Since the beginning of time, I can imagine how many unpaid or partially paid loans have poisoned relationships and business deals. Neither party desires this outcome, yet it is a very real possibility. Therefore, it is important to take care of the details before you lend money to a friend or family member.
If this is a significant amount of money to either party, especially if it’s you loaning the moola, you should seriously consider drafting up a contract. Sure — depending on the nature of the agreement and the relationship between two people, this may seem like overkill. However, going through the process will create clarity and accountability. It is imperative that both parties fully understand the loan.
As the loan amount’s significance increases, so should the resemblance to a traditional loan. There is a reason that banks have so much fine print in their agreements. Clarity is paramount. If both parties understand all of the terms and conditions, there will be less potential for ambiguity and excuses down the road.
Take into account the necessary steps that your loved ones will take to improve their financial situation. They may need to consolidate to stop the bleeding on high-interest debts. They could need to sell an asset to repay their debts. Perhaps they have an outstanding tax bill that is getting in the way of preferred lending rates. Whatever the challenges may be, draw out the to-do list for getting them back on their feet. Continue to encourage the process.
When a start-up business receives funding from venture capitalists, they go through a process in which more funds become available as they hit certain milestones. For example, a product may need to have (x) sales in its first year. Again, this is to ensure that future investments are contingent on performance.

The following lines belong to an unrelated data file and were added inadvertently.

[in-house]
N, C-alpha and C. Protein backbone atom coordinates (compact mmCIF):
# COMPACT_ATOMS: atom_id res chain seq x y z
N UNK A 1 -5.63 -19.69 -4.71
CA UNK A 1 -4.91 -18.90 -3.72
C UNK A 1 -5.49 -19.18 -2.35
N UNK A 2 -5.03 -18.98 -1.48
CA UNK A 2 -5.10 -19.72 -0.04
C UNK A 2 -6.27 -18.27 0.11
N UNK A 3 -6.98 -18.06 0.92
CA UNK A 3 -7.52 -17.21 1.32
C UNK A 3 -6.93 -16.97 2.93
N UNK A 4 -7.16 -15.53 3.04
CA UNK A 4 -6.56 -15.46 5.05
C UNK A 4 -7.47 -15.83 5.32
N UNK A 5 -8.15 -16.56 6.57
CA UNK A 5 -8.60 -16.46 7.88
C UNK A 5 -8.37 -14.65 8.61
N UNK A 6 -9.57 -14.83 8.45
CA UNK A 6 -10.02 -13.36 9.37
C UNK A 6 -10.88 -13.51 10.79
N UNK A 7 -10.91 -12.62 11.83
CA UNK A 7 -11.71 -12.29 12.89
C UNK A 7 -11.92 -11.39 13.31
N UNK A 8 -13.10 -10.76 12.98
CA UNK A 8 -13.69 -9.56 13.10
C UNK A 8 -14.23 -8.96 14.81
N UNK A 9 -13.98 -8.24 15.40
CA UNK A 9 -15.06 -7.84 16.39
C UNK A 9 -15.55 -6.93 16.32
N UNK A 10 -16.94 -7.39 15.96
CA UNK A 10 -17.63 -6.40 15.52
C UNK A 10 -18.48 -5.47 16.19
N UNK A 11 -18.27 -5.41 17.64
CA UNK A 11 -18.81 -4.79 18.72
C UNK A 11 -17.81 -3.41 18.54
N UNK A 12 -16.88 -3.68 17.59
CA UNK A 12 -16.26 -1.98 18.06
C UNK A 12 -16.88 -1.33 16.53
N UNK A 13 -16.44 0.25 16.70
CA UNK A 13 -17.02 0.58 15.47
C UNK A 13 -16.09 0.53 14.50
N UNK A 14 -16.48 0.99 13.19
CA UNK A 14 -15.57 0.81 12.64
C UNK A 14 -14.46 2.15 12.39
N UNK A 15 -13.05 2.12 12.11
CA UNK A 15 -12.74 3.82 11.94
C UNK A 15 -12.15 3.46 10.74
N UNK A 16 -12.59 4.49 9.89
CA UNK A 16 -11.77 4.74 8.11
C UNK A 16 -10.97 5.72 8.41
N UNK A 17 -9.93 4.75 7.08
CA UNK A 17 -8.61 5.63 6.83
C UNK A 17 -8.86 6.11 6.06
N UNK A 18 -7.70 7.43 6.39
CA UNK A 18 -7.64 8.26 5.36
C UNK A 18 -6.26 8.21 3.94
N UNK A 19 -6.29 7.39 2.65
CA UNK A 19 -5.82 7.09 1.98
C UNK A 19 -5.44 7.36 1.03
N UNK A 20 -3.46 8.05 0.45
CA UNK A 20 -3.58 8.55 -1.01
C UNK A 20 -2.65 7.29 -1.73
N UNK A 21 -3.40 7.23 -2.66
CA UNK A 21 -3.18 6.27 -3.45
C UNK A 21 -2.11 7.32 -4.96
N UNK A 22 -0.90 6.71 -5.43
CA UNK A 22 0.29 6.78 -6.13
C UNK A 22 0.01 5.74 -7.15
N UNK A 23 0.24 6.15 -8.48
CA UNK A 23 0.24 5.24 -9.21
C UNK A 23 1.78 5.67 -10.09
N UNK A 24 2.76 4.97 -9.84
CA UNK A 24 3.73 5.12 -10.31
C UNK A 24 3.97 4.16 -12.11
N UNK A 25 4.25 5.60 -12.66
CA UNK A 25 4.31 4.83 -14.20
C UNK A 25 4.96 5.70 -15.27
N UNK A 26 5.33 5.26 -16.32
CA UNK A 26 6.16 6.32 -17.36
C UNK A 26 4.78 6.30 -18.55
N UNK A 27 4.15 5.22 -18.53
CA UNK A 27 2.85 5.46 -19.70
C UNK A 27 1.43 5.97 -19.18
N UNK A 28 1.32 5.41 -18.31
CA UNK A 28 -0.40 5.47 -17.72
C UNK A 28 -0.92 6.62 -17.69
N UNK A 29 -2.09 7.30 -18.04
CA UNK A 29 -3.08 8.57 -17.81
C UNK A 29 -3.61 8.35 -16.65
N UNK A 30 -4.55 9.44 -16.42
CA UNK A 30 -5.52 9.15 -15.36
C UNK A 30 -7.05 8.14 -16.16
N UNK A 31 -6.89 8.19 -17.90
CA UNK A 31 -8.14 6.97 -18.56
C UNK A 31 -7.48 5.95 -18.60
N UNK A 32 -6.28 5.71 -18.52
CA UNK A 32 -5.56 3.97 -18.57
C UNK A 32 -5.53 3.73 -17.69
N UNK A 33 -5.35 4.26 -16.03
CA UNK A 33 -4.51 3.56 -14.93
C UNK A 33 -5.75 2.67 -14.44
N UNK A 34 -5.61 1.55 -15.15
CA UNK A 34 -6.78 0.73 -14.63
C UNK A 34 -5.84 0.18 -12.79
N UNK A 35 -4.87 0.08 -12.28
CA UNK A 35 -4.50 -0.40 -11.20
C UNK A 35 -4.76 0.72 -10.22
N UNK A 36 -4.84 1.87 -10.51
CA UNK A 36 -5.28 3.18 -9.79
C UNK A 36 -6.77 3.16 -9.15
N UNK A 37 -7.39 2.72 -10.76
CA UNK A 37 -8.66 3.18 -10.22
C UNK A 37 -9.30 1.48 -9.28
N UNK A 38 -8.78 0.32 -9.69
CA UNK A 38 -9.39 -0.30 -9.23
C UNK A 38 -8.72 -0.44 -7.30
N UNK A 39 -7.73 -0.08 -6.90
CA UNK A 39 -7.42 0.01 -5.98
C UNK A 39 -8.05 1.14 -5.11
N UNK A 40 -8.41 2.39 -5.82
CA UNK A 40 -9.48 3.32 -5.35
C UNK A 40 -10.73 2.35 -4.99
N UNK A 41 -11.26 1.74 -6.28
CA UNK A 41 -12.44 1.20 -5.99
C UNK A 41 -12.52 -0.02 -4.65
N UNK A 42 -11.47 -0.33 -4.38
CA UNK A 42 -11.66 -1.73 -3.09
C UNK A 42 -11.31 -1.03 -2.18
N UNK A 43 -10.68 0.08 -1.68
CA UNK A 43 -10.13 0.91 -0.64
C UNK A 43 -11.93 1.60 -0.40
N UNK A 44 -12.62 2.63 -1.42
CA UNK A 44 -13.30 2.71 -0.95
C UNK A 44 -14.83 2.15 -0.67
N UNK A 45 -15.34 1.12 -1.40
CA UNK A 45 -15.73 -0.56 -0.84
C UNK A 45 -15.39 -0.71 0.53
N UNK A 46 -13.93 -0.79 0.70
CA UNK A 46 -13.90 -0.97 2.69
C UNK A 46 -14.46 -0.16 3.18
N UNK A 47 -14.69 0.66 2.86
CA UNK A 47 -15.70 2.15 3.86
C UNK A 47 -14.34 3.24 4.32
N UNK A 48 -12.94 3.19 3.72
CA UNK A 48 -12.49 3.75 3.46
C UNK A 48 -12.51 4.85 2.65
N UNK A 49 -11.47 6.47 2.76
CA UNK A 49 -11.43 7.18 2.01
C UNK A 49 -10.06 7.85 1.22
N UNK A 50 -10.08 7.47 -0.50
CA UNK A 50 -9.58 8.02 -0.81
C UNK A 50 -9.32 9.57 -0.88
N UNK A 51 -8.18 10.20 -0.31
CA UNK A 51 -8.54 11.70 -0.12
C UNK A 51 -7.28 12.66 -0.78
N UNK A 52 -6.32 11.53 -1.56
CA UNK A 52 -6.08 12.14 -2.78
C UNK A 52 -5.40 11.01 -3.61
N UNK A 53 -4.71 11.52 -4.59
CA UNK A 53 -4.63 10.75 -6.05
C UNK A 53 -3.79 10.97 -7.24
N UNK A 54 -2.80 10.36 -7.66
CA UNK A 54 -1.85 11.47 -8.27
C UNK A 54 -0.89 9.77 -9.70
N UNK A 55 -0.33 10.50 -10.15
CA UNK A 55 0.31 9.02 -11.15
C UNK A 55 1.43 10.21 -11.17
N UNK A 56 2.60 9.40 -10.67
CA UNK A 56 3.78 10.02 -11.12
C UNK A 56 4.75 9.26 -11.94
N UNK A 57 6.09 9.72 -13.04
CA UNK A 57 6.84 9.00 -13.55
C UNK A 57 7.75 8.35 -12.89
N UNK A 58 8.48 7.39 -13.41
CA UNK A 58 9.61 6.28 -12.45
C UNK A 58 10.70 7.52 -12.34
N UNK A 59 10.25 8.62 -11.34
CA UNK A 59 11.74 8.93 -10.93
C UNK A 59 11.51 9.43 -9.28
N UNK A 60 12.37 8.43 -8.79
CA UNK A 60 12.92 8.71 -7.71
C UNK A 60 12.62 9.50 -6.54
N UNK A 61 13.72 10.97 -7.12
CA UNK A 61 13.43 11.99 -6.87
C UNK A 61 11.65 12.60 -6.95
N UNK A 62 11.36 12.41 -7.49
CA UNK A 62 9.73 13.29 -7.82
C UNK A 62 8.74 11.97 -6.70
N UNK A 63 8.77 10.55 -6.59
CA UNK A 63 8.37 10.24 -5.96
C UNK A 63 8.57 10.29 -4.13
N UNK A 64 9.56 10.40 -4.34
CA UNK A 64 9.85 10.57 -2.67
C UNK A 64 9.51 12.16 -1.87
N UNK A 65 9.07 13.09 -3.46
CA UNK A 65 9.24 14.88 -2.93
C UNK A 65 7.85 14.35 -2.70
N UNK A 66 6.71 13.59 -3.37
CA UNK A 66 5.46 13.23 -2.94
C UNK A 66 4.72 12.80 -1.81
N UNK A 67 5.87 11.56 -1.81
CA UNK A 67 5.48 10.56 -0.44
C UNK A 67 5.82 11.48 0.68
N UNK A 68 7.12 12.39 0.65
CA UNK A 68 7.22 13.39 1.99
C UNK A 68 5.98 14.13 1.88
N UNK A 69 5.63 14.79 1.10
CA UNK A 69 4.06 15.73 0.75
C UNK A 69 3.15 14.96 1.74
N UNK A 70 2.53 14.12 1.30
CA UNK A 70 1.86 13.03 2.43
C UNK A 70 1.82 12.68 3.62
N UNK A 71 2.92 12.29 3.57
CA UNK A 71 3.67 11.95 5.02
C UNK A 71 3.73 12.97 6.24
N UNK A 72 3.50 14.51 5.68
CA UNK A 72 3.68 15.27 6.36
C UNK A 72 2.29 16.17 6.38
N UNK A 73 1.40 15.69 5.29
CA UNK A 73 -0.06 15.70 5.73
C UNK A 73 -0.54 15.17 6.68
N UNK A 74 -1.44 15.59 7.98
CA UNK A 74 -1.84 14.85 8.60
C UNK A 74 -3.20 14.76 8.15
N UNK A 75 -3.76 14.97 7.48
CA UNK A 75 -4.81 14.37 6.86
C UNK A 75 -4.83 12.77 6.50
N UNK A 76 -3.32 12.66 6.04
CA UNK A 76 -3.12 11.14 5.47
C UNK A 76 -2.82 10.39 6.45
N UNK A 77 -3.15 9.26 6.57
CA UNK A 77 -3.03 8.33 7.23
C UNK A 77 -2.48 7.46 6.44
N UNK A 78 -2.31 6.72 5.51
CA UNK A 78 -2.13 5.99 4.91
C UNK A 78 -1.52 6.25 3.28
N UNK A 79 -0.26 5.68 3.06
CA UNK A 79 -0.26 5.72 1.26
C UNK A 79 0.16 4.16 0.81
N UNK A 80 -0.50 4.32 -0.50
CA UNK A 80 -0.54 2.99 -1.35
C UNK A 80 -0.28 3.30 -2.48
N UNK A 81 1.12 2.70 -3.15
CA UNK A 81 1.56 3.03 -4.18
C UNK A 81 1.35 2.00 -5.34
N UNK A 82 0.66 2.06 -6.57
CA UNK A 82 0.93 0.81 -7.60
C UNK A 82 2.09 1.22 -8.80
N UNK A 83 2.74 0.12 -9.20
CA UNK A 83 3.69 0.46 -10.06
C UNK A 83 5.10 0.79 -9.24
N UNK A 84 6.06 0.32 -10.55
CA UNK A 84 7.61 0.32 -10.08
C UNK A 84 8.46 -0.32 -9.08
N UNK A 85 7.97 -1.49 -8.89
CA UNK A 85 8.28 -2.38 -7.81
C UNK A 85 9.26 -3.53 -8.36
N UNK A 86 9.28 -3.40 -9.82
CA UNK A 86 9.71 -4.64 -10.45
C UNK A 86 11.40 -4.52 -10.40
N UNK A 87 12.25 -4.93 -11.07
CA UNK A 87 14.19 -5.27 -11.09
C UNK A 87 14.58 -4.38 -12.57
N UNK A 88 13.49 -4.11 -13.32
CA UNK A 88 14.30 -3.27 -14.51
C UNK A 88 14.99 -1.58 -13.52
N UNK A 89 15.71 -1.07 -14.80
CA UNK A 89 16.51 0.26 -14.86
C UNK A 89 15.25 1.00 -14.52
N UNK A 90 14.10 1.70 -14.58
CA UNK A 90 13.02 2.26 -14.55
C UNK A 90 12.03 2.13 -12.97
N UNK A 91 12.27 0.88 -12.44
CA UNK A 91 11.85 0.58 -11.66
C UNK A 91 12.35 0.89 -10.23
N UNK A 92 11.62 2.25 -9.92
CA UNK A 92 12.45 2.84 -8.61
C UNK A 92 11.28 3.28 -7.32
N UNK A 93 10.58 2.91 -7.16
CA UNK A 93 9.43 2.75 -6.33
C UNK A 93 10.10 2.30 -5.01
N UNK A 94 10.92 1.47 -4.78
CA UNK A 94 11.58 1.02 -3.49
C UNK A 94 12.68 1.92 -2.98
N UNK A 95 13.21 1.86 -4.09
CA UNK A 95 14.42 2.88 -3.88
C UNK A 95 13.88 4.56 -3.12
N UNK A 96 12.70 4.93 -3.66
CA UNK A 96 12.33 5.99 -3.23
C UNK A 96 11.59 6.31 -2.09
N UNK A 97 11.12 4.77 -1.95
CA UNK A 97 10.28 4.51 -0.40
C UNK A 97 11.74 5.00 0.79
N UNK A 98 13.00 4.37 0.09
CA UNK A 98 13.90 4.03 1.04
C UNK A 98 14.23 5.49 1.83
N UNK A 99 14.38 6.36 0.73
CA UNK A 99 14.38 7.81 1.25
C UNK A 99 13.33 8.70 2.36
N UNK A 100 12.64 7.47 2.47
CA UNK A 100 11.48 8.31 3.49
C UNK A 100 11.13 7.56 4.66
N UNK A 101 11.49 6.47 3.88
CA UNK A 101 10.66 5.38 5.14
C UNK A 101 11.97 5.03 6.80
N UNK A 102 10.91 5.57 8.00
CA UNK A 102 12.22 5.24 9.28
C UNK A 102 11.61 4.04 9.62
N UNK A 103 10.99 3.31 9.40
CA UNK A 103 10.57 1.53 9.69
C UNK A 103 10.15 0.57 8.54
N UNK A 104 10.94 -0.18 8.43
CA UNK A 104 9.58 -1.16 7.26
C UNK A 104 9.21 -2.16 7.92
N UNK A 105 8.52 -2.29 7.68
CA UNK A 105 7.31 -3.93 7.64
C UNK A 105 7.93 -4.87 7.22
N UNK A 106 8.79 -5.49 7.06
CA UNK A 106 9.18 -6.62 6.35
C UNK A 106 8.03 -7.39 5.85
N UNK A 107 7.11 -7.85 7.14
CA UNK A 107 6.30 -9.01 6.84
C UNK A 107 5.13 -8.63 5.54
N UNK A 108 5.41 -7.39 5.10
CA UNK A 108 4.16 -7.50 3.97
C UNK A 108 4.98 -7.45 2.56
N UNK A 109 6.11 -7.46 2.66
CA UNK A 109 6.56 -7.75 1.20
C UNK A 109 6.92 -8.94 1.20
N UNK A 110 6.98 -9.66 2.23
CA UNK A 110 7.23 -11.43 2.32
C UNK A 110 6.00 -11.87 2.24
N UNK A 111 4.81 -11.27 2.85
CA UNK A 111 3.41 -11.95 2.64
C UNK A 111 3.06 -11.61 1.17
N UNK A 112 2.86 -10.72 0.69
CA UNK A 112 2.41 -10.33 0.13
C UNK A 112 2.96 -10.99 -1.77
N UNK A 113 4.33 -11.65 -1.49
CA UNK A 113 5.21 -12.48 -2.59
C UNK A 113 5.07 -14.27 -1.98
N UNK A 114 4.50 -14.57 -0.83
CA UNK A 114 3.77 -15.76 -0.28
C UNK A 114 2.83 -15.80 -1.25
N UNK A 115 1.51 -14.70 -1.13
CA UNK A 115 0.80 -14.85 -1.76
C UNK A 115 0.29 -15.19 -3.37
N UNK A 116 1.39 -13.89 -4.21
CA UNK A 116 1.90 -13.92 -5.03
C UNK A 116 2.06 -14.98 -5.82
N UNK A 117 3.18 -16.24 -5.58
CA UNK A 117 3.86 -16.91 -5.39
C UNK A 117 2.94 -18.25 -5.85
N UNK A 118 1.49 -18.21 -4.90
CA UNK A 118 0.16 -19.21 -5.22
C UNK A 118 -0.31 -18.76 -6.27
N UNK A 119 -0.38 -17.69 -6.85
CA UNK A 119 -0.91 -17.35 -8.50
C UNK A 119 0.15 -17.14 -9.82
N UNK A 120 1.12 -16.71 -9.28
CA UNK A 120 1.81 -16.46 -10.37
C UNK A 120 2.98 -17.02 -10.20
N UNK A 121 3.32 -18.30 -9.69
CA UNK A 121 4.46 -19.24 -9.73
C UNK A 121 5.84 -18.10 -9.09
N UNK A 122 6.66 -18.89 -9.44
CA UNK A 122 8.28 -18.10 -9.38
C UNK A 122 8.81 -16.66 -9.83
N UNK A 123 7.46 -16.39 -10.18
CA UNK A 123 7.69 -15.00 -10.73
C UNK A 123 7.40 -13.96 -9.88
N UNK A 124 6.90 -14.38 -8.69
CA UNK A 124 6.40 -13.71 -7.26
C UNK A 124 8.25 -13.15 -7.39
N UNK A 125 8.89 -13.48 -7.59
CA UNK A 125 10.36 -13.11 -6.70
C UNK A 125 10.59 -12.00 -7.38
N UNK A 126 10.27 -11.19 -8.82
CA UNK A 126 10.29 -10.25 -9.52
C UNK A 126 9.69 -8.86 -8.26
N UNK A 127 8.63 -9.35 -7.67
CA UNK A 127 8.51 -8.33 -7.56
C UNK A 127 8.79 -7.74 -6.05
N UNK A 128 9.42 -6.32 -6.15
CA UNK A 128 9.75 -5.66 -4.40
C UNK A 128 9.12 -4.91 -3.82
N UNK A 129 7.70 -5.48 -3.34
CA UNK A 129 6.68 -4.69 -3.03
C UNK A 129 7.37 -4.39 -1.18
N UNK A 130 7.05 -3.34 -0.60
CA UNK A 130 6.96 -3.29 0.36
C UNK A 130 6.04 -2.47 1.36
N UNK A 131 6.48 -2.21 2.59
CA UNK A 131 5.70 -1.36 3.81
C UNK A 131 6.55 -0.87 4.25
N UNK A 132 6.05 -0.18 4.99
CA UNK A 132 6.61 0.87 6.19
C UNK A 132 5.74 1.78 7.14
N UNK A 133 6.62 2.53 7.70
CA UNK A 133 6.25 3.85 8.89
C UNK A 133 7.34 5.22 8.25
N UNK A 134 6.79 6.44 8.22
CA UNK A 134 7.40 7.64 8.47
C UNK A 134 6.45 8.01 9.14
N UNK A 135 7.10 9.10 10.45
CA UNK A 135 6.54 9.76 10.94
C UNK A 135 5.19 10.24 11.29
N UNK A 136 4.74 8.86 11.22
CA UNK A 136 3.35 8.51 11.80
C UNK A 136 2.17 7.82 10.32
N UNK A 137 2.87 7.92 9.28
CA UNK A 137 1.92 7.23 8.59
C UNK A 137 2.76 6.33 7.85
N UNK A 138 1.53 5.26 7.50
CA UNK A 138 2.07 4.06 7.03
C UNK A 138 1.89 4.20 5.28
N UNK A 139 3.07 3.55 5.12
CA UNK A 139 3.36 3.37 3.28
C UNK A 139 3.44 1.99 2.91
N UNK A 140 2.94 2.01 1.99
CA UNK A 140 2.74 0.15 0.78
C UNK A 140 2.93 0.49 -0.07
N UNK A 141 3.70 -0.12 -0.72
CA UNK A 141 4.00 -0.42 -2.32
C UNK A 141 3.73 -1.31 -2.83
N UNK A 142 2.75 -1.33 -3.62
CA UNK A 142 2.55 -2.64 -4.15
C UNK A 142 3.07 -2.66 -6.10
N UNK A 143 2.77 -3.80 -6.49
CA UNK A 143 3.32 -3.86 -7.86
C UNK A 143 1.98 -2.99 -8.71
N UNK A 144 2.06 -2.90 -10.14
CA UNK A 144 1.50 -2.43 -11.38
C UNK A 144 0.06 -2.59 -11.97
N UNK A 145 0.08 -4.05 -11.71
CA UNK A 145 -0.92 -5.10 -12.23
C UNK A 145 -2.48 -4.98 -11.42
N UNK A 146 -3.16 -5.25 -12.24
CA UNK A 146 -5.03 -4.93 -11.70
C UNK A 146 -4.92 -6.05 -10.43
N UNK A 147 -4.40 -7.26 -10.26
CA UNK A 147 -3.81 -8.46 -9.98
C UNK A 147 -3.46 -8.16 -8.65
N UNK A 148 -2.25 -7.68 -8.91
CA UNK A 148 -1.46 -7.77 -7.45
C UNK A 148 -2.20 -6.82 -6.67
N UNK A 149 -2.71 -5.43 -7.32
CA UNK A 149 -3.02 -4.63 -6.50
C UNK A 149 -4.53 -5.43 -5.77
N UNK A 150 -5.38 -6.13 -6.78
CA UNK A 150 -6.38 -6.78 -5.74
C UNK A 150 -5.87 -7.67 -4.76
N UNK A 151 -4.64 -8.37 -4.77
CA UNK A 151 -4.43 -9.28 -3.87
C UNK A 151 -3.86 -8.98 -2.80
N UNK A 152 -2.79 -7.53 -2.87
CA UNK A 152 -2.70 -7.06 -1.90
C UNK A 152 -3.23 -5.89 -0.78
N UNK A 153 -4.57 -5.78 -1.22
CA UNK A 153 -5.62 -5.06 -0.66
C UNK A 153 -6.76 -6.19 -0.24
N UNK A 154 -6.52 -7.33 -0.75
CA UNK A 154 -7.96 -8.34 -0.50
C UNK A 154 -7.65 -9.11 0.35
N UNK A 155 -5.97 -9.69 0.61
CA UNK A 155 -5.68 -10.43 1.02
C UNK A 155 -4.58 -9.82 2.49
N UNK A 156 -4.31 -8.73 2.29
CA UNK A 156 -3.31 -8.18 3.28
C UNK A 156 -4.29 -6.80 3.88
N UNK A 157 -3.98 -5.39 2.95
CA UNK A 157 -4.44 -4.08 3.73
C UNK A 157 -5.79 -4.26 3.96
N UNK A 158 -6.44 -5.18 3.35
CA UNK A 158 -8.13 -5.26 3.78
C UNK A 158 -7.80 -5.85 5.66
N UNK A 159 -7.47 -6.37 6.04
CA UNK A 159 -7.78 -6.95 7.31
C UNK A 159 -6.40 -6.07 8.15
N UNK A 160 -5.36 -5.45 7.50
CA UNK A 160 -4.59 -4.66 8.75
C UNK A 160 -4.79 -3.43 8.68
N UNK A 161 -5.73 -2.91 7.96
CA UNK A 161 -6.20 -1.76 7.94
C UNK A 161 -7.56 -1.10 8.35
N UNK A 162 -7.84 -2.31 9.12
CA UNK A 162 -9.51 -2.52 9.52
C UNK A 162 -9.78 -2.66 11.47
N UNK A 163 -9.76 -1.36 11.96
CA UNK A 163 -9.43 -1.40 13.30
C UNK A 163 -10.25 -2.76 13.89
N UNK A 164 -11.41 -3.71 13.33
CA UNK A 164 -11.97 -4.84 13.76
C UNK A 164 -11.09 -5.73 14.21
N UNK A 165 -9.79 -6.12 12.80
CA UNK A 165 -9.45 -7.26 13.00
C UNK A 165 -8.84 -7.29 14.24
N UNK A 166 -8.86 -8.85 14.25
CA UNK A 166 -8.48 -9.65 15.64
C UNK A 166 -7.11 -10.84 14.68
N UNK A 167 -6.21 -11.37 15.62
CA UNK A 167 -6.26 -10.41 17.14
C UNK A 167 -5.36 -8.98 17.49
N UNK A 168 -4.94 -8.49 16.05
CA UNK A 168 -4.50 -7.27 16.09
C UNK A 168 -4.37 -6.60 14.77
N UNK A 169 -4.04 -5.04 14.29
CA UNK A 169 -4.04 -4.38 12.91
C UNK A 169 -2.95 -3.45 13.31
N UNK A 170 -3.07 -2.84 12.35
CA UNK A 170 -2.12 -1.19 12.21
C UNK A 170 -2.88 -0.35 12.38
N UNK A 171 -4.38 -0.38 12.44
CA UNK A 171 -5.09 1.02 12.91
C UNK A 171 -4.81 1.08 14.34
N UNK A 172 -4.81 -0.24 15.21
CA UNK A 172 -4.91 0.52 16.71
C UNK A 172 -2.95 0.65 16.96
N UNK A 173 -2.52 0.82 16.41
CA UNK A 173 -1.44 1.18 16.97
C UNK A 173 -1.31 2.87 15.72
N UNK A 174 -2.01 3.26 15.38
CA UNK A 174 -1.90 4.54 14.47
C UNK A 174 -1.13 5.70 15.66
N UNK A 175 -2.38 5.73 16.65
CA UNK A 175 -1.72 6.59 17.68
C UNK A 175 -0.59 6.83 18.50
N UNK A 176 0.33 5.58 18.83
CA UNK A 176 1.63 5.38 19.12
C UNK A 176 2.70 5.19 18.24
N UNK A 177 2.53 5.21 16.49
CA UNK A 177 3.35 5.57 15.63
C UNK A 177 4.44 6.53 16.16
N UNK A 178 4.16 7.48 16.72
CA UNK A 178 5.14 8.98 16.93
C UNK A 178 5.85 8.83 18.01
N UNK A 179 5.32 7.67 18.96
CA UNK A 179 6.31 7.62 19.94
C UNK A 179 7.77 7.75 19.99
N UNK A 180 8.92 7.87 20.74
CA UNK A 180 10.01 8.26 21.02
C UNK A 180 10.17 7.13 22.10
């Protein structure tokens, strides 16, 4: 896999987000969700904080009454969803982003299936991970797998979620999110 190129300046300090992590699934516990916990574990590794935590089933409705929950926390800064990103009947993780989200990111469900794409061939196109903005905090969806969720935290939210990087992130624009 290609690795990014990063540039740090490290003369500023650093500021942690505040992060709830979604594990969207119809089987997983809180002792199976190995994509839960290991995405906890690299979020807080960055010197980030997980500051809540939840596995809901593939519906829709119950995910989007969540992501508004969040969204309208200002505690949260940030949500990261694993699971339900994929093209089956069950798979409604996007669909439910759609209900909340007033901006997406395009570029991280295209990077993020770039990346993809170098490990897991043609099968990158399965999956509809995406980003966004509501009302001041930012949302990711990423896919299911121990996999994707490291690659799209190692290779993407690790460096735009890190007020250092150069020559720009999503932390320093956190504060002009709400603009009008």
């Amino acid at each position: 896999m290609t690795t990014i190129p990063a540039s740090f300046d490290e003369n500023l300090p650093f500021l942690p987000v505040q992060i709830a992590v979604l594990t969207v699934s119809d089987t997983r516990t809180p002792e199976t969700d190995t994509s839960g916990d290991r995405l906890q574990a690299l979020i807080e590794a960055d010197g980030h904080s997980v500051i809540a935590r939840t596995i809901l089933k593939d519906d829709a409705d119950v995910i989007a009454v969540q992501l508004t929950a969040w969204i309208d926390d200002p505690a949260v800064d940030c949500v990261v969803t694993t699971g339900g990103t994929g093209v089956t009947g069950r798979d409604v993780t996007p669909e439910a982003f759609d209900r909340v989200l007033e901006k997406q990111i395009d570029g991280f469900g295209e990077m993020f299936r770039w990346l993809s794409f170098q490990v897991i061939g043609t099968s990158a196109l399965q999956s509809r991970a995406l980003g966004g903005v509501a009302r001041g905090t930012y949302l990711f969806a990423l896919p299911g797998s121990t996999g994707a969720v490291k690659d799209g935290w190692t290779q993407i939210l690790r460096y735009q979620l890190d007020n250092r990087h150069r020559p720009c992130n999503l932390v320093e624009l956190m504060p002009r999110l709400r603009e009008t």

From the standpoint of a personal loan, a similar practice may be wise. This way, you’re awarding progress rather than handing over cash up-front which may enable the very behaviours that created the financial problem in the first place. Consider attaching instalments of your loan to stages of their financial recovery plan.
As humans, it can feel really good to help those in need. After all — no one wants to see their friends and family in distress.
At one point in your life, you have likely experienced the weight of financial difficulties and can relate to the crushing anxiety it can cause. But, although noble, lending money to anyone can be risky. For that reason, you need a clear understanding from both parties of the terms and conditions and a timeline for repayment.
If you’re in a good financial position and are comfortable providing monetary support to a friend in need, it may be best to let the money go with zero expectation you’ll receive what you gave back.
Either way, the key is, to be honest about the reason for the loan. Remember — you do not need to enter into a financial agreement if you feel pressured.
Hopefully, the guidelines above will help you objectively assess whether this is a good loan for you to make. Likely, the best thing you can do is provide emotional support, friendly advice, and a professional referral.
Oh no, you missed the live webinar! But, good news: Mixed Up Money is pleased to share a free resource for anyone planning for a future child or family.
Mixed Up Money is pleased to share a free resource for anyone looking to cut back on non-essential spending. My most-requested product is these monthly calendars to share on your Instagram story, use as a phone background, or print off to track your spending habits.